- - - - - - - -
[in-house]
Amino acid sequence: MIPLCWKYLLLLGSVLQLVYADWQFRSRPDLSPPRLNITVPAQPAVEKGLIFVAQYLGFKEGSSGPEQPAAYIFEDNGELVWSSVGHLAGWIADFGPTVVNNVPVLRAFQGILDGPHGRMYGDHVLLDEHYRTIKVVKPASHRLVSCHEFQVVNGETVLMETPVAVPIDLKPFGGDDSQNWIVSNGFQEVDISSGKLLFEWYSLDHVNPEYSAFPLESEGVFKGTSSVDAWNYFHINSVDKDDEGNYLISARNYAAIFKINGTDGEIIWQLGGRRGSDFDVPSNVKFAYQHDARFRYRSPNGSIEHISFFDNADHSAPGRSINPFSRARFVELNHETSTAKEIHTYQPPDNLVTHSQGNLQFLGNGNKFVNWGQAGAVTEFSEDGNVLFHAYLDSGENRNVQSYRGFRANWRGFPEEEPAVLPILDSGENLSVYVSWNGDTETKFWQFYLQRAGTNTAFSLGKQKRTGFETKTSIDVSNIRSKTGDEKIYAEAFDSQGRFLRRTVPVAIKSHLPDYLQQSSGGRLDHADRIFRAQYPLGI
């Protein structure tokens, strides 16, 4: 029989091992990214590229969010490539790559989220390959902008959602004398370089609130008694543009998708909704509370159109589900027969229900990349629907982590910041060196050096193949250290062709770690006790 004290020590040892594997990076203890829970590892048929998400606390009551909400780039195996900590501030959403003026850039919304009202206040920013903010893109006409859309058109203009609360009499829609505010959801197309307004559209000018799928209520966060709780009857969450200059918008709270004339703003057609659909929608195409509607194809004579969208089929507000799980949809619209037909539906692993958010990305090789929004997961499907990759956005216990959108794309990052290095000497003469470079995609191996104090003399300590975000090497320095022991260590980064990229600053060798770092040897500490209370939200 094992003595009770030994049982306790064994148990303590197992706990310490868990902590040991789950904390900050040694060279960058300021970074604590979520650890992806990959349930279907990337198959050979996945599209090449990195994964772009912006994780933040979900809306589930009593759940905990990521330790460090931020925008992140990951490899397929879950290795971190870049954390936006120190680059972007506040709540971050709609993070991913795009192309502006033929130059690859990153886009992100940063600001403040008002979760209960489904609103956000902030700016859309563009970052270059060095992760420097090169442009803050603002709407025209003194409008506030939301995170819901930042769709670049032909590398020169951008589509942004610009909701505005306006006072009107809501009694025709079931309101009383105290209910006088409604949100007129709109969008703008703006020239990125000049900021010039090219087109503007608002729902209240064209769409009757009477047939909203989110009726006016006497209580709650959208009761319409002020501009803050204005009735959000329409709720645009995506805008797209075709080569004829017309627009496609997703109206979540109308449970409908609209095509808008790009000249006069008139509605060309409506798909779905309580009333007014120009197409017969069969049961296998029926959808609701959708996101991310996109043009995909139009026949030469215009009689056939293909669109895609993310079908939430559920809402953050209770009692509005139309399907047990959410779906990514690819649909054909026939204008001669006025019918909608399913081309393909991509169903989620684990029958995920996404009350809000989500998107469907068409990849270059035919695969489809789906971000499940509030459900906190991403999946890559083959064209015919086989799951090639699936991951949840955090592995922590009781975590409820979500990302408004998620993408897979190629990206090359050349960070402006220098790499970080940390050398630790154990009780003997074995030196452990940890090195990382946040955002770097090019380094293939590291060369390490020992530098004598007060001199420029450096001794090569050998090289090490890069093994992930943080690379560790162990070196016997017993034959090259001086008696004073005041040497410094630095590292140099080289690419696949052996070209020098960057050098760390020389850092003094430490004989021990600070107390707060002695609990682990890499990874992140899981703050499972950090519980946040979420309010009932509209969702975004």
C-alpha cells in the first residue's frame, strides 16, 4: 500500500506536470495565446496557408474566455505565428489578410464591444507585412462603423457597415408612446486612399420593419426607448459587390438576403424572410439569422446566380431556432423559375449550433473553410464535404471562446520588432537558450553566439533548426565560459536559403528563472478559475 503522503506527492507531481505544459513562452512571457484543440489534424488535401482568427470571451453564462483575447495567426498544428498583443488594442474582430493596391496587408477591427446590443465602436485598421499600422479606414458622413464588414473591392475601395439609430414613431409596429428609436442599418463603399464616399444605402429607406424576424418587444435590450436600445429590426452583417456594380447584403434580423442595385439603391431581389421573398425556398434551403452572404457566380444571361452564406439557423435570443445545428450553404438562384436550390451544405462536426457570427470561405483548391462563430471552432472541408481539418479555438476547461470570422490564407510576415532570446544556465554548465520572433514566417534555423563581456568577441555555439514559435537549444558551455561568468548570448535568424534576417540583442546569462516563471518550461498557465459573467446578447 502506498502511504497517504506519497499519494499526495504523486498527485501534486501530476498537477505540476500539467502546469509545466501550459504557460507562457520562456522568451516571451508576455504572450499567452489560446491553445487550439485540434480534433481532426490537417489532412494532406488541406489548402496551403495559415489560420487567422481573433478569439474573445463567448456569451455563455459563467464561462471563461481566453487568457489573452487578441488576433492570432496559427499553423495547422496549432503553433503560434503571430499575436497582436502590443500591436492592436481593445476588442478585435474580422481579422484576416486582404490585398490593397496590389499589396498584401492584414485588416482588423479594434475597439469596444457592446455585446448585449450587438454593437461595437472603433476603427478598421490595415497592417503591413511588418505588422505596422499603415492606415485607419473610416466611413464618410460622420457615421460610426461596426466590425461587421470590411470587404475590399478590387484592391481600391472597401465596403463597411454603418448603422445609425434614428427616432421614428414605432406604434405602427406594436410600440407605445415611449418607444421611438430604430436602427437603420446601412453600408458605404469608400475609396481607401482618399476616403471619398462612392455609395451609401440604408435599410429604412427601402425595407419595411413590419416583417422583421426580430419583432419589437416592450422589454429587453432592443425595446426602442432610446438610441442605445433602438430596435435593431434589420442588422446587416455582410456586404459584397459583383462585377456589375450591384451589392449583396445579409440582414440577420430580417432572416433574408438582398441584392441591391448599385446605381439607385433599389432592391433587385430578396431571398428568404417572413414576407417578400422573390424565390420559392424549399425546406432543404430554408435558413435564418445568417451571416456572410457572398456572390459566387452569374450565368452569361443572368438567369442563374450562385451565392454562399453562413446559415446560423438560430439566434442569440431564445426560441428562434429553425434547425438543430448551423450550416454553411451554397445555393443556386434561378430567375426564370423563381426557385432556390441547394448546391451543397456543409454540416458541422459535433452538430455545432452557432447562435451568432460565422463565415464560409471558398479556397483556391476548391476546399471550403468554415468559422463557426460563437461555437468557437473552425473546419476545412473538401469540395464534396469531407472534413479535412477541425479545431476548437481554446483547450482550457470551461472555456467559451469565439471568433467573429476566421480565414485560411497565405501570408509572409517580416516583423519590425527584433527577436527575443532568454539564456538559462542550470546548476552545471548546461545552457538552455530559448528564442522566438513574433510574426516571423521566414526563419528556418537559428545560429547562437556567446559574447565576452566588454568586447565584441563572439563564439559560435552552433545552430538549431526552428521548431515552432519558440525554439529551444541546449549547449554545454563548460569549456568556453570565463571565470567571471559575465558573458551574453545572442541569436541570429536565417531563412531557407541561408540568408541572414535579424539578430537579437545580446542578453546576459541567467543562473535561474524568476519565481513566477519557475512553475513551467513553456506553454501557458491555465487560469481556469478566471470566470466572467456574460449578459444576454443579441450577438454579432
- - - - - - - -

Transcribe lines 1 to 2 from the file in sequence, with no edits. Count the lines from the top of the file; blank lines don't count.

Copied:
[in-house]
Amino acid sequence: MIPLCWKYLLLLGSVLQLVYADWQFRSRPDLSPPRLNITVPAQPAVEKGLIFVAQYLGFKEGSSGPEQPAAYIFEDNGELVWSSVGHLAGWIADFGPTVVNNVPVLRAFQGILDGPHGRMYGDHVLLDEHYRTIKVVKPASHRLVSCHEFQVVNGETVLMETPVAVPIDLKPFGGDDSQNWIVSNGFQEVDISSGKLLFEWYSLDHVNPEYSAFPLESEGVFKGTSSVDAWNYFHINSVDKDDEGNYLISARNYAAIFKINGTDGEIIWQLGGRRGSDFDVPSNVKFAYQHDARFRYRSPNGSIEHISFFDNADHSAPGRSINPFSRARFVELNHETSTAKEIHTYQPPDNLVTHSQGNLQFLGNGNKFVNWGQAGAVTEFSEDGNVLFHAYLDSGENRNVQSYRGFRANWRGFPEEEPAVLPILDSGENLSVYVSWNGDTETKFWQFYLQRAGTNTAFSLGKQKRTGFETKTSIDVSNIRSKTGDEKIYAEAFDSQGRFLRRTVPVAIKSHLPDYLQQSSGGRLDHADRIFRAQYPLGI